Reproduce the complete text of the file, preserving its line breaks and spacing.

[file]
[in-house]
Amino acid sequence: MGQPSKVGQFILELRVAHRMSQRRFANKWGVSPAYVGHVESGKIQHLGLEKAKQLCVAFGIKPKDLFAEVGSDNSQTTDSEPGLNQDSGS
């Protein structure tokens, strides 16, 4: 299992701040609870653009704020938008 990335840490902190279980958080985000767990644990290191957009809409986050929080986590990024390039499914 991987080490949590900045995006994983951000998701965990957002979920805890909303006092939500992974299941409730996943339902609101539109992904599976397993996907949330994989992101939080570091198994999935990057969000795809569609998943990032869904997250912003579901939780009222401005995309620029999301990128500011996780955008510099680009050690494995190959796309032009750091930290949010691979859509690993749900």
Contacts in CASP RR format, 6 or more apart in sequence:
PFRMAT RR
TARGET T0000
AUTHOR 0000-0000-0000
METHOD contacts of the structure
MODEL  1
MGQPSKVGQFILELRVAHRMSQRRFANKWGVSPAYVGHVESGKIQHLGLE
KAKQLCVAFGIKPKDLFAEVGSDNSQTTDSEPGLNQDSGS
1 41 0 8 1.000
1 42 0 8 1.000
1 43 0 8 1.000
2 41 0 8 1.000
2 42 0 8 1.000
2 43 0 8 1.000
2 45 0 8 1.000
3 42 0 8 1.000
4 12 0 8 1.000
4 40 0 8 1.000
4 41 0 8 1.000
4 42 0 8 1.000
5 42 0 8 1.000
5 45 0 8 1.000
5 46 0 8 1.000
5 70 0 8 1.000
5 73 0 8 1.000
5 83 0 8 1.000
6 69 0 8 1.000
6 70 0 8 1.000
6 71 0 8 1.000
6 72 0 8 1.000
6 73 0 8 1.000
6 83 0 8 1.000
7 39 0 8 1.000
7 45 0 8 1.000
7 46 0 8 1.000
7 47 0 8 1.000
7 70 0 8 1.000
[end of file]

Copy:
[in-house]
Amino acid sequence: MGQPSKVGQFILELRVAHRMSQRRFANKWGVSPAYVGHVESGKIQHLGLEKAKQLCVAFGIKPKDLFAEVGSDNSQTTDSEPGLNQDSGS
């Protein structure tokens, strides 16, 4: 299992701040609870653009704020938008 990335840490902190279980958080985000767990644990290191957009809409986050929080986590990024390039499914 991987080490949590900045995006994983951000998701965990957002979920805890909303006092939500992974299941409730996943339902609101539109992904599976397993996907949330994989992101939080570091198994999935990057969000795809569609998943990032869904997250912003579901939780009222401005995309620029999301990128500011996780955008510099680009050690494995190959796309032009750091930290949010691979859509690993749900």
Contacts in CASP RR format, 6 or more apart in sequence:
PFRMAT RR
TARGET T0000
AUTHOR 0000-0000-0000
METHOD contacts of the structure
MODEL  1
MGQPSKVGQFILELRVAHRMSQRRFANKWGVSPAYVGHVESGKIQHLGLE
KAKQLCVAFGIKPKDLFAEVGSDNSQTTDSEPGLNQDSGS
1 41 0 8 1.000
1 42 0 8 1.000
1 43 0 8 1.000
2 41 0 8 1.000
2 42 0 8 1.000
2 43 0 8 1.000
2 45 0 8 1.000
3 42 0 8 1.000
4 12 0 8 1.000
4 40 0 8 1.000
4 41 0 8 1.000
4 42 0 8 1.000
5 42 0 8 1.000
5 45 0 8 1.000
5 46 0 8 1.000
5 70 0 8 1.000
5 73 0 8 1.000
5 83 0 8 1.000
6 69 0 8 1.000
6 70 0 8 1.000
6 71 0 8 1.000
6 72 0 8 1.000
6 73 0 8 1.000
6 83 0 8 1.000
7 39 0 8 1.000
7 45 0 8 1.000
7 46 0 8 1.000
7 47 0 8 1.000
7 70 0 8 1.000